The Gate just turned 35. The gateway horror movie – now available to stream on Prime Video, Roku, Tubi, and Vudu- saw a pair of preteens unwittingly unleash demons from a hole in the backyard. A heavy metal album provides exposition and tips the boys off to what’s happening. It’s one of many horror movies that embraces its fellow outcast, rock ‘n roll. The two make for a perfect pairing, especially thanks to the Satanic Panic era, so this week we throw up some devil horns and venture into Hard Rock Horror in honor of The Gate‘s anniversary.

As always, here’s where to stream our five picks this week.

For more Stay Home, Watch Horror picks, click here.


Black Roses – AMC+, Plex, Shudder, Tubi

black roses

This irreverent ’80s creature feature sees its metal band Black Roses arriving at a small town and turning its teens into rebellious metalheads. But the band is really a bunch of demons in disguise, and the kids aren’t just becoming uncontrollable but actual monsters. It works because Black Roses is directed by metalhead John Fasano (Rock’ n’ Roll Nightmare), who brings together rubber-suited monsters and a catchy as hell soundtrack with bands like Lizzy Borden, Hallow’s Eve, King Kobra, and more.


Deathgasm – AMC+, Plex, Pluto TV, Roku, Shudder, Tubi, Vudu

Deathgasm

This New Zealand horror-comedy is a definitive love letter to metalheads. Brodie is a social outcast, further ostracized because he adores metal. He finds a kindred spirit in Zakk, who convinces him to break into an abandoned house to find metal musician Rikki Daggers. They succeed in finding Daggers, who hands them an album that contains “The Black Hymn,” before being offed by a Satanic cult moments later. Naturally, the boys play it and invoke a demon. Gore, death, and speed metal ensues. With a soundtrack featuring artists like Axeslasher, Beastwars, Skull Fist, and Elm Street, Jason Lei Howden’s ode to Peter Jackson’s early splatter work is a blood-soaked blast.


The Devil’s Candy – AMC+ 

Refreshingly, Sean Byrne’s long-awaited follow-up to The Loved Ones makes metal the vital tool against the demonic forces threatening to tear the Hellman family apart. The rural country home at the film’s center also happens to be home to a Satanic presence. The opening scene sees Ray Smilie (Pruitt Taylor Vince) playing his Flying V in front of a crucifix, trying to block out the voice of “Him.” That same voice seeks to possess and control Hellman patriarch Jesse (Ethan Embry) after the family moves to the same house years later. His love for his family and his bond with his daughter over their shared passion for metal might keep “Him” at bay. With a banging soundtrack that includes bands like Ghost, Slayer, Machine Head, and metal references throughout, this one is a can’t miss for metalheads.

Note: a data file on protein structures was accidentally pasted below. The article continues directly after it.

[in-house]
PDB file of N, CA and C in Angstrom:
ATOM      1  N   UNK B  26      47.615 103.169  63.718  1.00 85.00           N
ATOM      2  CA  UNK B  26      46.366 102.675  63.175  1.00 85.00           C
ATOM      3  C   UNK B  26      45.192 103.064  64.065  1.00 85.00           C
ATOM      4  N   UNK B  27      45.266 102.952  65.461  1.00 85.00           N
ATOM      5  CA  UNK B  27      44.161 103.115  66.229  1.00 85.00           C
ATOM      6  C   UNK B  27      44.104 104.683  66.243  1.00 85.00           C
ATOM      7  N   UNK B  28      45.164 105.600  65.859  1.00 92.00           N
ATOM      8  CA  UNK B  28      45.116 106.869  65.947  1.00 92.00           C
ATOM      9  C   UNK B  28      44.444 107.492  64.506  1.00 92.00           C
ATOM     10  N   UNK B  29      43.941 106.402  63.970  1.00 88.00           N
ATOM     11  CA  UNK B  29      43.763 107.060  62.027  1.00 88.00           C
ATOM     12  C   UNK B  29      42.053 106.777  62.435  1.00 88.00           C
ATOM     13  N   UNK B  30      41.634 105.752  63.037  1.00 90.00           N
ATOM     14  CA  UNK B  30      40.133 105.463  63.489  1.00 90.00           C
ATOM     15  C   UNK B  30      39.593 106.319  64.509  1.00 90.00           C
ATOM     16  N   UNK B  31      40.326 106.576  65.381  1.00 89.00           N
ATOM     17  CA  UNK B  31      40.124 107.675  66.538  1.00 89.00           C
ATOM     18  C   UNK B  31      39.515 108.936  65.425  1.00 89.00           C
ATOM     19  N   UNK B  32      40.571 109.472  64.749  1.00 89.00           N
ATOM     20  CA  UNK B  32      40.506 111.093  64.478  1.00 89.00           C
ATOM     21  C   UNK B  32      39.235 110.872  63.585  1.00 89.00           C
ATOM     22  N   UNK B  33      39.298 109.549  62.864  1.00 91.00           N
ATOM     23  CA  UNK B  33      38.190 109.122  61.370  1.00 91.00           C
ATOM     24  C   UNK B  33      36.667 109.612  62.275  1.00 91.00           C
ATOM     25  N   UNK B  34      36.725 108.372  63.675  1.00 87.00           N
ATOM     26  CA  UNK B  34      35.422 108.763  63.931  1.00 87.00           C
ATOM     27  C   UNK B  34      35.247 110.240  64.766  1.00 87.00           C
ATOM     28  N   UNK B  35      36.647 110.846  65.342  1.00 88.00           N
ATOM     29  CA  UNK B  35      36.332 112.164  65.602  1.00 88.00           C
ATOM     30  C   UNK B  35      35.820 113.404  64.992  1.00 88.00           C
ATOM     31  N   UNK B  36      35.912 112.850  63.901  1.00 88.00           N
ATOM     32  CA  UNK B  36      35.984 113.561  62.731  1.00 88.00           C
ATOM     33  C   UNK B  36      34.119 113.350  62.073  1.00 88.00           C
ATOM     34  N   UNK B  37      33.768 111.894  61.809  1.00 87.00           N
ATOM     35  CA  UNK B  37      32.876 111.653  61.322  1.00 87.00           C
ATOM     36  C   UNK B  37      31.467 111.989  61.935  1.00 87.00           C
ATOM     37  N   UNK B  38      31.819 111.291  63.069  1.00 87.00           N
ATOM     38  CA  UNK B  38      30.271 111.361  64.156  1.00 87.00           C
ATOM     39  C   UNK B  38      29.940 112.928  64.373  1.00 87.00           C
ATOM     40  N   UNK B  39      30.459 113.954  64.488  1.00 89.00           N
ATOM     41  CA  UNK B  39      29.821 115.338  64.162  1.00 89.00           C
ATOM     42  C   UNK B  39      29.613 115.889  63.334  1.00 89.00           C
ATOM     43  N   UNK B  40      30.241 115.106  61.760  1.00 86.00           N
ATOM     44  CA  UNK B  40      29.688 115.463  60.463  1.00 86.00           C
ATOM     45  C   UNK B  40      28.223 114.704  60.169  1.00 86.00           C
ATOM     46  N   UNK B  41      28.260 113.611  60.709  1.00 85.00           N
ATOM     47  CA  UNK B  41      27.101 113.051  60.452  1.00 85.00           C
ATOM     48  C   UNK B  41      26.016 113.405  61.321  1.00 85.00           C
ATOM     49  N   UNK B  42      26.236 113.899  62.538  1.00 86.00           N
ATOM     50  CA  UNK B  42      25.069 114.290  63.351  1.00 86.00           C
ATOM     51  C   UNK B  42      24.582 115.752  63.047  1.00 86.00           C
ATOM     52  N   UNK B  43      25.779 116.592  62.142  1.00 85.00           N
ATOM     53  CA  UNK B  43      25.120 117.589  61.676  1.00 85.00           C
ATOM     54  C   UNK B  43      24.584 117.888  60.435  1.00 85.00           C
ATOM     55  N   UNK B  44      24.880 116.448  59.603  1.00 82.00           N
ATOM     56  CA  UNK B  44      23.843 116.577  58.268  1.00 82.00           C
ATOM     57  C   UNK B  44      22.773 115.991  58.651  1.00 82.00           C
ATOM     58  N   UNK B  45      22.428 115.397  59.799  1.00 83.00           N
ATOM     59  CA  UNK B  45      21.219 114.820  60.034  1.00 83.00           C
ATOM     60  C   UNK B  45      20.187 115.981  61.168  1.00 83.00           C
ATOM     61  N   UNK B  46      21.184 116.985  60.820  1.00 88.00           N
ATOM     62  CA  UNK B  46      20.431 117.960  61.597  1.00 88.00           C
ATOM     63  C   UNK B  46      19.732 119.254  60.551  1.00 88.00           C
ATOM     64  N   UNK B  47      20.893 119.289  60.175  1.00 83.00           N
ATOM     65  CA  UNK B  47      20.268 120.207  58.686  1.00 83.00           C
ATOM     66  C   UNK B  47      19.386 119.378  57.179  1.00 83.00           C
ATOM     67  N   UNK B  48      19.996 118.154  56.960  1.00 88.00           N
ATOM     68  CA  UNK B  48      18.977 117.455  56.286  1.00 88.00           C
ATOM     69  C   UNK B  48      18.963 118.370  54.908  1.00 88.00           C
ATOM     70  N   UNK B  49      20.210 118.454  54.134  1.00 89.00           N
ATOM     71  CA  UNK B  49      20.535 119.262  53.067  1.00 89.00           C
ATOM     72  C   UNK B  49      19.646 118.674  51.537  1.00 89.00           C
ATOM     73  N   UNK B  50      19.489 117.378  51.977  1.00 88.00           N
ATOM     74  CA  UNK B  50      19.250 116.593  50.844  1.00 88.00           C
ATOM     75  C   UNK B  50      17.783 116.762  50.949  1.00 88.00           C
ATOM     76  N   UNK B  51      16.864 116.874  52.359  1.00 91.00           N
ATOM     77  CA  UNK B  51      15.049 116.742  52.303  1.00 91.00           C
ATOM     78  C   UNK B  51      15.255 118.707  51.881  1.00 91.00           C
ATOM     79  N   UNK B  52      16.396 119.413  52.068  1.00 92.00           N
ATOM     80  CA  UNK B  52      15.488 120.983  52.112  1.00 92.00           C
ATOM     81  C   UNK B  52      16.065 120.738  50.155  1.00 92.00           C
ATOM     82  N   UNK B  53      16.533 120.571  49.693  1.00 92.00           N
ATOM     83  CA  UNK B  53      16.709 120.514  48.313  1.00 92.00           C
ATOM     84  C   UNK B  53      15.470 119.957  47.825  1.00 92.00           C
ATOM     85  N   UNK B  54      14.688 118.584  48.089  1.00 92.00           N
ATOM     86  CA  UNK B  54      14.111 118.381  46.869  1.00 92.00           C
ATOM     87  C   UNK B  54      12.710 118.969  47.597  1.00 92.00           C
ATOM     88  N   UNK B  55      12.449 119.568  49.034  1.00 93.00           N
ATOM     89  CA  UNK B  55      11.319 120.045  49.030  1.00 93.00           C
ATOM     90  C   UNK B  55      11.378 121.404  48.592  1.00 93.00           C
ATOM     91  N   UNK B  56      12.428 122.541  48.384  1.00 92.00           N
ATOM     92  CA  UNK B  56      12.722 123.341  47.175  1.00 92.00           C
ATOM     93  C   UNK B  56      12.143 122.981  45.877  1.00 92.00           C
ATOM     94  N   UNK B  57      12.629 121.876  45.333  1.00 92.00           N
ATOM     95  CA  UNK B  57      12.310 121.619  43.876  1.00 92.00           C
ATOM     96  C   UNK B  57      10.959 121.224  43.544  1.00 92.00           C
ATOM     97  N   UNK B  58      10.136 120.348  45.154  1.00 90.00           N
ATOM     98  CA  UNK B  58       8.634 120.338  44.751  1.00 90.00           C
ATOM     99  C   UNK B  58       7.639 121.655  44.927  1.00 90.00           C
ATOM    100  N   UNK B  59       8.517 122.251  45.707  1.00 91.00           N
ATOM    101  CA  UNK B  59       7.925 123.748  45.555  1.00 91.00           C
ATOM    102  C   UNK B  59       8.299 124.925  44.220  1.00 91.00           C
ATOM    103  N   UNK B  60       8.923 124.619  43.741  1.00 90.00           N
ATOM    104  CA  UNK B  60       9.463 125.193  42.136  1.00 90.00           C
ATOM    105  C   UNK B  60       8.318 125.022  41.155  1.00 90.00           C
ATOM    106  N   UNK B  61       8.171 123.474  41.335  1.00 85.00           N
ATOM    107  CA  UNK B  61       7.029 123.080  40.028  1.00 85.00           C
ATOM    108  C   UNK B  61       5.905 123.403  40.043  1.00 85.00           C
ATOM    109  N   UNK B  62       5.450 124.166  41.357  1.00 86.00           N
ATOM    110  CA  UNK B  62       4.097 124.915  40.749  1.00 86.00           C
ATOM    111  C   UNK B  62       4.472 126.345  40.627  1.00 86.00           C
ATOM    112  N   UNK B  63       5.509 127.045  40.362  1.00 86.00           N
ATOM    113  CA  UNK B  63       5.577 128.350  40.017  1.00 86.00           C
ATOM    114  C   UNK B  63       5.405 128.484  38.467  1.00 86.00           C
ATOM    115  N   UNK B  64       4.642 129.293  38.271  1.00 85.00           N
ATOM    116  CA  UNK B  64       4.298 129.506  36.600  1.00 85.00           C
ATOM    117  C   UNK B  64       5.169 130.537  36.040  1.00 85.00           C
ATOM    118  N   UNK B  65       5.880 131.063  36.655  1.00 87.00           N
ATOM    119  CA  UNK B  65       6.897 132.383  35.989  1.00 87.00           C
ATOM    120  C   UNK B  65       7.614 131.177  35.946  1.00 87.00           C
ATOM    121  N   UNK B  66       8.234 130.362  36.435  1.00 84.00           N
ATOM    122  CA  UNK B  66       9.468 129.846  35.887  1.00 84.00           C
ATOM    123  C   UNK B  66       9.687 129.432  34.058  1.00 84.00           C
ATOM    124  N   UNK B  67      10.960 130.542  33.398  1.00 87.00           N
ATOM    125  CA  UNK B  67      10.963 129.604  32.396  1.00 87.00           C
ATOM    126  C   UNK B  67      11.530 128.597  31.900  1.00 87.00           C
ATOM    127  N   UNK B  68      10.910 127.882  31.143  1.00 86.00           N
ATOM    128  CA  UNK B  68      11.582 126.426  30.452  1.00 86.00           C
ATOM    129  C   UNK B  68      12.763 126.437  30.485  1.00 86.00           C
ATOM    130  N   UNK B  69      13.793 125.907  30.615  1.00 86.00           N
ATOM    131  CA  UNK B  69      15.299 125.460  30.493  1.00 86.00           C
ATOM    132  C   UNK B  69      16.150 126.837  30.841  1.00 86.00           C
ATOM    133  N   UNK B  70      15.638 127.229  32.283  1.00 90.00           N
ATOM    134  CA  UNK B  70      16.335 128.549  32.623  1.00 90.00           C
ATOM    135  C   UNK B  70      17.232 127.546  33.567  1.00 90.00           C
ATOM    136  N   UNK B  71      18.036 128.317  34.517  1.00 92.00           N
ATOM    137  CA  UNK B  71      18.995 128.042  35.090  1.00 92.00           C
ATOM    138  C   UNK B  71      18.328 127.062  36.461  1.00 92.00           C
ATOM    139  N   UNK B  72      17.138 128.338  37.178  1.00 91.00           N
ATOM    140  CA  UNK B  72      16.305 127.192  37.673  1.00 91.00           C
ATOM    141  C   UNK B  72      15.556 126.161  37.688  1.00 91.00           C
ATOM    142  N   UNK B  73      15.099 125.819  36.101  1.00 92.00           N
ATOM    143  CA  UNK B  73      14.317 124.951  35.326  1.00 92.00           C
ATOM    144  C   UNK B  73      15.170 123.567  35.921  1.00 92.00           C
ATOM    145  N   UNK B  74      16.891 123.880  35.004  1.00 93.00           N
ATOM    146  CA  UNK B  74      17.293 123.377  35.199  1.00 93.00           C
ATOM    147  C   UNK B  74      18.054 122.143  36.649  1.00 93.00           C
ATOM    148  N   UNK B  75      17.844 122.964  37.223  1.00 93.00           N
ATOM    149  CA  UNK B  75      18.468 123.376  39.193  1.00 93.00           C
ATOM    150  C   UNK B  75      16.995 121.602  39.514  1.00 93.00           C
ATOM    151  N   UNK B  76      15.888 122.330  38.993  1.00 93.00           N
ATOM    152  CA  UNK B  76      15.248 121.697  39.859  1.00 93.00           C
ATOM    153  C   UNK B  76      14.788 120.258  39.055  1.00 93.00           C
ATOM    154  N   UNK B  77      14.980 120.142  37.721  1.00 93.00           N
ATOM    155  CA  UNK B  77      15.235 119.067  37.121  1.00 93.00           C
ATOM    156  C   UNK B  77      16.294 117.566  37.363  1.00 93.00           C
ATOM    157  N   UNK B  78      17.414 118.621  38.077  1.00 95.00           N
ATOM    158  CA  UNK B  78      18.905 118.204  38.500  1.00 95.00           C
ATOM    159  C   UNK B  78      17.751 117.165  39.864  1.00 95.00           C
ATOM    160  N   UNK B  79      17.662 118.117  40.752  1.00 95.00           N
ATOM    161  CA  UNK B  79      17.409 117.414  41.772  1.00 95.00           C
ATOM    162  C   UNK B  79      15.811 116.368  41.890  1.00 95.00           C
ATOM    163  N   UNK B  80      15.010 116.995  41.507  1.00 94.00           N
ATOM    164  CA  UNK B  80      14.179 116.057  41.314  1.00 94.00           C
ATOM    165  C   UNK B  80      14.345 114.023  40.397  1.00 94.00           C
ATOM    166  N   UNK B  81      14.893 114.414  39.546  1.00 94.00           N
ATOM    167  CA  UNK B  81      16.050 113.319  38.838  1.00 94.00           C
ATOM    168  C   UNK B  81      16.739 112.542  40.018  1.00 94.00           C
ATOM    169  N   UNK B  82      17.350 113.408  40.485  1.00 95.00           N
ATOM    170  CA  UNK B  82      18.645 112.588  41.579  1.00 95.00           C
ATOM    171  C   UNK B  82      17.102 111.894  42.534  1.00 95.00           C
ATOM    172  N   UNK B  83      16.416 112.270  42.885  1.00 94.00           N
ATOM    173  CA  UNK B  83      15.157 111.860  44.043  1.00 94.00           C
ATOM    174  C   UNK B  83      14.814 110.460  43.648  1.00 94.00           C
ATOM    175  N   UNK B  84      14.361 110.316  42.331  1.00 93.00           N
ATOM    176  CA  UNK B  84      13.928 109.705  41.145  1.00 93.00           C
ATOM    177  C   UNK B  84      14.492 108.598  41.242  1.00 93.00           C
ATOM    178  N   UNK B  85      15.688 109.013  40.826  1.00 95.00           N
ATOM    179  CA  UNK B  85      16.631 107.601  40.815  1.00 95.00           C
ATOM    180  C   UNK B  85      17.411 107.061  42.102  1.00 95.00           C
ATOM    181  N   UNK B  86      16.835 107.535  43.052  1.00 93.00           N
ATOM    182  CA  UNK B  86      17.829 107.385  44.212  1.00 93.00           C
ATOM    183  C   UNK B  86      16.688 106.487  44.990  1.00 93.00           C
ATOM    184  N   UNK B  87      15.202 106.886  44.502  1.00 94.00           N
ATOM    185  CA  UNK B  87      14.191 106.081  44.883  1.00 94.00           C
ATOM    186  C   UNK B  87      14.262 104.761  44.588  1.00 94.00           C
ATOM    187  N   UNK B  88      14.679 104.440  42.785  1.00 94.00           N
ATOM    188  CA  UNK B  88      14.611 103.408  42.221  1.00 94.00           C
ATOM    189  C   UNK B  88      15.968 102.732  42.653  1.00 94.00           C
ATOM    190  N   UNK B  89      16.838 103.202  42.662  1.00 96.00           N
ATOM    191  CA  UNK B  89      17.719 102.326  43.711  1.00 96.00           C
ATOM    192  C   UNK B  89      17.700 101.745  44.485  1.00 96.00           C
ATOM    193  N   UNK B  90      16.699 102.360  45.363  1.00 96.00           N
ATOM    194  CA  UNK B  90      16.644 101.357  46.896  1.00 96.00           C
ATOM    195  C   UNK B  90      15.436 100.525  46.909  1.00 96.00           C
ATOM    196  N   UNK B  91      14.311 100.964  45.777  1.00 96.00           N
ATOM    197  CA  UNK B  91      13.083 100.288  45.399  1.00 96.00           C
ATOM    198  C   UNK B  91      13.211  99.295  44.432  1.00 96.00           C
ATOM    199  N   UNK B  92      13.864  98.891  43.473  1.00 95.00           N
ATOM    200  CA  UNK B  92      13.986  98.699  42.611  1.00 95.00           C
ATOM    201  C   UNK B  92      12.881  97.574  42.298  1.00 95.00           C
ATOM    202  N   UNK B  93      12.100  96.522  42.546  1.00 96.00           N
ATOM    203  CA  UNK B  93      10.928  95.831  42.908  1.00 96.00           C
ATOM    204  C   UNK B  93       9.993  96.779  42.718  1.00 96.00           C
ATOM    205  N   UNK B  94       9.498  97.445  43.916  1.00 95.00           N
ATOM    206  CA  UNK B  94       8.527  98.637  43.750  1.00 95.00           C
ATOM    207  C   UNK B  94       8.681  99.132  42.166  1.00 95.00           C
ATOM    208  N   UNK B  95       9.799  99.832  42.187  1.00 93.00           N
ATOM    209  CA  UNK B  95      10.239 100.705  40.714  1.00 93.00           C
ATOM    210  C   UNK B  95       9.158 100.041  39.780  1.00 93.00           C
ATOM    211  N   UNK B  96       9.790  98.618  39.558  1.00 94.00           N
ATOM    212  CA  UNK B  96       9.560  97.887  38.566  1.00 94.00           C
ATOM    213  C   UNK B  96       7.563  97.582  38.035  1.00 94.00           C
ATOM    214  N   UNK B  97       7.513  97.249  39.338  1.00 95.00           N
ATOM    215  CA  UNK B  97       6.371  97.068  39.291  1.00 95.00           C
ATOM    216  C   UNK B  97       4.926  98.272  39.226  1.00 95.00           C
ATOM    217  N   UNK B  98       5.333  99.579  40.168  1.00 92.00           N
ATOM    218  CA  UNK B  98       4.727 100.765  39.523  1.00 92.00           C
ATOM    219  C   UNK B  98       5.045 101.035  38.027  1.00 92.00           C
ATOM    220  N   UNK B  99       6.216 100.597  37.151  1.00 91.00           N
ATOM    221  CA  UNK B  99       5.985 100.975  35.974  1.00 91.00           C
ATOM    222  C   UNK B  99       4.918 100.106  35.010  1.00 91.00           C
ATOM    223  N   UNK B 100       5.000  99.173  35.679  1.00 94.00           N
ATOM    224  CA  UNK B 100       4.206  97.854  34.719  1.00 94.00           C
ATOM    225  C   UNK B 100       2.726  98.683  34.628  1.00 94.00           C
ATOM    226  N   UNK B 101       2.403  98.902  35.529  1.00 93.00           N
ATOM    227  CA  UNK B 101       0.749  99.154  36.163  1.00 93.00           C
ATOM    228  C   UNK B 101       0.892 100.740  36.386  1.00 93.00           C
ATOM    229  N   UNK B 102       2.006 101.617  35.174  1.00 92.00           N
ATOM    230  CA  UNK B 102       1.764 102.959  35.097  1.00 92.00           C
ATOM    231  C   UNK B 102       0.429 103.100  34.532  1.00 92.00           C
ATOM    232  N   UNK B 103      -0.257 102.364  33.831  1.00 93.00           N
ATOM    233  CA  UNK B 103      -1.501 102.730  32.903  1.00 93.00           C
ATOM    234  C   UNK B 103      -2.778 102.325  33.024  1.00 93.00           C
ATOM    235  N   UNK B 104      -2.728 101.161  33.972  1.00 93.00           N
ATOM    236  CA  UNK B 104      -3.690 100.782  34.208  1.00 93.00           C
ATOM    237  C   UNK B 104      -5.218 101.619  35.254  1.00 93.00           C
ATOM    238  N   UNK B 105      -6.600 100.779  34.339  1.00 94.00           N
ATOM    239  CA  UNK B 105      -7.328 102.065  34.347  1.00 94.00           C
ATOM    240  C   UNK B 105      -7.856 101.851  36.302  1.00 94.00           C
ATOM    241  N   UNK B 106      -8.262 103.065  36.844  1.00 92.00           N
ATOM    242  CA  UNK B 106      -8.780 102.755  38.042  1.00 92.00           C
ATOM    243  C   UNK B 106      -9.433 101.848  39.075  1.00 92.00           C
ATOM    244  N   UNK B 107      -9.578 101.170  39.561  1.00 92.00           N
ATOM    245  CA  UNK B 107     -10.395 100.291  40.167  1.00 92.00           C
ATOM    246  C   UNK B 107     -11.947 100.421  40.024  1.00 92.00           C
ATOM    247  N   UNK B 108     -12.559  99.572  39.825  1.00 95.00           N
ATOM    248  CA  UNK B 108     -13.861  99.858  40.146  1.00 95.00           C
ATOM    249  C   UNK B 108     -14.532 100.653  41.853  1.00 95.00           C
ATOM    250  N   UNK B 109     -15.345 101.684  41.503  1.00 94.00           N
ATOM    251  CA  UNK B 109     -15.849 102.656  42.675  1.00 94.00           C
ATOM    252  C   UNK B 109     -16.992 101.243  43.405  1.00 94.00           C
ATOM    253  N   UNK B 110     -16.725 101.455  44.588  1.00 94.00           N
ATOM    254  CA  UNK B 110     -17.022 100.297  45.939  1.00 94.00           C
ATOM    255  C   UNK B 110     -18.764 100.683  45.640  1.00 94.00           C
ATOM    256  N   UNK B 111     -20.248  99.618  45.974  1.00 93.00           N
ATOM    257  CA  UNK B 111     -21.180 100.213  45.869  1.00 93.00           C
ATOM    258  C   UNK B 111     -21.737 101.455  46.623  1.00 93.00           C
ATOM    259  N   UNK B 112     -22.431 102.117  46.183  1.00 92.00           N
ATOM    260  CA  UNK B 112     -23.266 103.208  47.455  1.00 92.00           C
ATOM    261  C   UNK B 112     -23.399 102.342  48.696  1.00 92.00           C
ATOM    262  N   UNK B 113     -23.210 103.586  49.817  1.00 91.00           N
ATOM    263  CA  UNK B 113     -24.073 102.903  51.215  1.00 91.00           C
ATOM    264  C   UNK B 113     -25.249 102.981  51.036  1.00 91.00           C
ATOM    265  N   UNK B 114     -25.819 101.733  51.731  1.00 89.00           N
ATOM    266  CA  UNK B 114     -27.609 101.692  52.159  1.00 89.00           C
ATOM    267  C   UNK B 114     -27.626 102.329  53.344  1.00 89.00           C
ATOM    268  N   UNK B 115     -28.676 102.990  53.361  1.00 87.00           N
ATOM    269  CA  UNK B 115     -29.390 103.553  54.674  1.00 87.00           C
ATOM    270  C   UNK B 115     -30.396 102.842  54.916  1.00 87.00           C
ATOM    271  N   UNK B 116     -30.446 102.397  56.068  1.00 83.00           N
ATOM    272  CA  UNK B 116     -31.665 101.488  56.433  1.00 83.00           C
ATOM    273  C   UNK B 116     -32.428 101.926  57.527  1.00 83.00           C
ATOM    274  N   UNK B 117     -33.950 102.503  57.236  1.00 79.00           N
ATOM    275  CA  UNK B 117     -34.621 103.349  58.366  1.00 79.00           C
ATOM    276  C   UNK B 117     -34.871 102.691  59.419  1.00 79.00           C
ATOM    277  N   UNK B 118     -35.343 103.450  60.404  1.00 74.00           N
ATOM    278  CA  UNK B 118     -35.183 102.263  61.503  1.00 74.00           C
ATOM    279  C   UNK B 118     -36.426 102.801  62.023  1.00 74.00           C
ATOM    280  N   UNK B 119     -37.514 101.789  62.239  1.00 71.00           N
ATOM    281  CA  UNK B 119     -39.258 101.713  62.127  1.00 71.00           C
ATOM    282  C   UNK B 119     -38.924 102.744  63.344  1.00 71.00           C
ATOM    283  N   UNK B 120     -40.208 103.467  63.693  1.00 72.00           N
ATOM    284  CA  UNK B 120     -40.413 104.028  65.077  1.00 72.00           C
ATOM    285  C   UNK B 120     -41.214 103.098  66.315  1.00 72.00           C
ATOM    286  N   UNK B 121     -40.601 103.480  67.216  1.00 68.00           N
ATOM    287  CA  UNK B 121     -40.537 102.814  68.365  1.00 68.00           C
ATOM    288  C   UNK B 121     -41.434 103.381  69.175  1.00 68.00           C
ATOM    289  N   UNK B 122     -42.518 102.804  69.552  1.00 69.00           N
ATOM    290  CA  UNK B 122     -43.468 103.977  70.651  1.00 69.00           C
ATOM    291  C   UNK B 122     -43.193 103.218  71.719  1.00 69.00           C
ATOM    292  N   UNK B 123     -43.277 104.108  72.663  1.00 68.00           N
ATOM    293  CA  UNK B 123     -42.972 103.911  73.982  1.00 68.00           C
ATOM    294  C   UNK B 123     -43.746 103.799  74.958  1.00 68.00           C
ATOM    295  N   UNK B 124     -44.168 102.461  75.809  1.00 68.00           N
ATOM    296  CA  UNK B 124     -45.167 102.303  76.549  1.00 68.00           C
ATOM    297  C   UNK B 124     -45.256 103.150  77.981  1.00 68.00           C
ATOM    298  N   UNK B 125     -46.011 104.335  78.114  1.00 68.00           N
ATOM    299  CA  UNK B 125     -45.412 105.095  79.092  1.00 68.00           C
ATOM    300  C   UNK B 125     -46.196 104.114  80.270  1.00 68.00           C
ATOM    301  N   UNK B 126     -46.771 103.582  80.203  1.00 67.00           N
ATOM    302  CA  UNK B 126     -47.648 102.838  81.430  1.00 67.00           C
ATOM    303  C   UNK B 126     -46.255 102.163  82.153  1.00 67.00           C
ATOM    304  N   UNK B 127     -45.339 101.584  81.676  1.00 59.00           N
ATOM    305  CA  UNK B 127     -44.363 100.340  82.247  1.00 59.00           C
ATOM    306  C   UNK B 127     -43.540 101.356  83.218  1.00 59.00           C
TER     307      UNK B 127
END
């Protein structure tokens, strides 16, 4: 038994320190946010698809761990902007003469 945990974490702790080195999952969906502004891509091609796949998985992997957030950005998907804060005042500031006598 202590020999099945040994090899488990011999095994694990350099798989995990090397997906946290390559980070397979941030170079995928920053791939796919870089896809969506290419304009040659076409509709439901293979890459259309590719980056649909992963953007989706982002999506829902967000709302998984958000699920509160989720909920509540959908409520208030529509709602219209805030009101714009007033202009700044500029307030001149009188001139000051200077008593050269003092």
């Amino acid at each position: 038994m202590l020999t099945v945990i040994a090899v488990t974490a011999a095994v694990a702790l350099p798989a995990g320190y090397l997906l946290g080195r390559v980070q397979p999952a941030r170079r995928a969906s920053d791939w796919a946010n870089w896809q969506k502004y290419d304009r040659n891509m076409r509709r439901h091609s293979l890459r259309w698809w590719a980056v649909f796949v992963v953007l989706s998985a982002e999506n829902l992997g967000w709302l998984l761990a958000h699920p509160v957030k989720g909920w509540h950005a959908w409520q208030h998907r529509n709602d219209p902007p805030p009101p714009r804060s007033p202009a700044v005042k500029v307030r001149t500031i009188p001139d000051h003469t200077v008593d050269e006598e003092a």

Lords of Chaos – Hulu

Jonas Akerlund’s Lords of Chaos is based on the true story of a Norwegian black metal band that fully embraced the Satanic Panic era by creating publicity stunts to put them on the map. The lines between showmanship and reality blur, leading to devastating consequences. This heavy metal feature is more biopic and true crime than outright horror, but the horror permeates throughout- especially when it comes to the gore and bloodletting. Lords of Chaos gets dark and features one of the most brutally intense suicides ever committed to celluloid. While the music takes a bit of a back seat to the tragedy, it doesn’t get much more metal than a heavy metal feature directed by a former drummer of Bathory.


Suck – Prime Video

This horror-comedy musical follows a struggling band touring across Canada and the US, struggling to get gigs and keep afloat. They’re the definition of a starving artist until bassist Jennifer gets bitten by a master vampire. Jennifer’s stage presence skyrockets, growing their audience tenfold, but it comes with an insatiable lust for blood that compounds their road-tripping woes. It’s a silly yet endearing rock horror-comedy that features Malcolm McDowell as Eddie Van Helsing. Look for a slew of notable cameos from Alice Cooper, Henry Rollins, Iggy Pop, and Moby playing hilariously against type.


Bonus: Heavy Trip – Arrow, Kanopy

“Symphonic post-apocalyptic reindeer-grinding Christ-abusing extreme war pagan Fennoscandian metal.” That’s what bassist Pasi (Max Ovaska) answers when asked what kind of metal the band at the center of Finnish metal comedy Heavy Trip play. Pasi is joined in musical aspirations by frontman Turo (Johannes Holopainen), cheerful but always hungry drummer Jynkky (Antti Heikkinen), and guitarist Lotvonen (Samuli Jaskio). The four escape their mundane jobs in their small town by practicing in the basement of Lotvonen’s family-owned reindeer slaughterhouse, with dreams of playing in Norways’ biggest metal festival. From there, what transpires is a journey of epic metal proportions; a corpse stealing, reindeer blood drenching, mental asylum escaping, badger fighting, guttural screaming quest with a serious metal attitude. It’s not horror, but it’ll appeal to the horror-loving metal fan all the same.



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